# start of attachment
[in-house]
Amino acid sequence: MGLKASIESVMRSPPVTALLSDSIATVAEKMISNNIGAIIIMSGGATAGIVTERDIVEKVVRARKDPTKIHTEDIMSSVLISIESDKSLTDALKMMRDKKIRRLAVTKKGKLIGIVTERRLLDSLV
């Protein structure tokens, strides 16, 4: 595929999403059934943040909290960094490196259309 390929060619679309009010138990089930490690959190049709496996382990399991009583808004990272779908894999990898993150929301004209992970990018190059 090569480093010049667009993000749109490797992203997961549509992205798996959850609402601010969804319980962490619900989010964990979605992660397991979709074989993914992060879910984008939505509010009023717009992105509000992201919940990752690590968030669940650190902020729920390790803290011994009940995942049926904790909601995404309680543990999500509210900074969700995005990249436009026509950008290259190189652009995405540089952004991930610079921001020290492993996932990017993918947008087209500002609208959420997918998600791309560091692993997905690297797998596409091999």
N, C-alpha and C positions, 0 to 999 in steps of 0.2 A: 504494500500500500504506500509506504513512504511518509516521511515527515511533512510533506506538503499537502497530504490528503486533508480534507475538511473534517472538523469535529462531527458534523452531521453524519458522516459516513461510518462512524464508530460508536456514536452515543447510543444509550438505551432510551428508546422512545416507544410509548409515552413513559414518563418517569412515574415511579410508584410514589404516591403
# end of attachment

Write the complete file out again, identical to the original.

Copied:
[in-house]
Amino acid sequence: MGLKASIESVMRSPPVTALLSDSIATVAEKMISNNIGAIIIMSGGATAGIVTERDIVEKVVRARKDPTKIHTEDIMSSVLISIESDKSLTDALKMMRDKKIRRLAVTKKGKLIGIVTERRLLDSLV
């Protein structure tokens, strides 16, 4: 595929999403059934943040909290960094490196259309 390929060619679309009010138990089930490690959190049709496996382990399991009583808004990272779908894999990898993150929301004209992970990018190059 090569480093010049667009993000749109490797992203997961549509992205798996959850609402601010969804319980962490619900989010964990979605992660397991979709074989993914992060879910984008939505509010009023717009992105509000992201919940990752690590968030669940650190902020729920390790803290011994009940995942049926904790909601995404309680543990999500509210900074969700995005990249436009026509950008290259190189652009995405540089952004991930610079921001020290492993996932990017993918947008087209500002609208959420997918998600791309560091692993997905690297797998596409091999």
N, C-alpha and C positions, 0 to 999 in steps of 0.2 A: 504494500500500500504506500509506504513512504511518509516521511515527515511533512510533506506538503499537502497530504490528503486533508480534507475538511473534517472538523469535529462531527458534523452531521453524519458522516459516513461510518462512524464508530460508536456514536452515543447510543444509550438505551432510551428508546422512545416507544410509548409515552413513559414518563418517569412515574415511579410508584410514589404516591403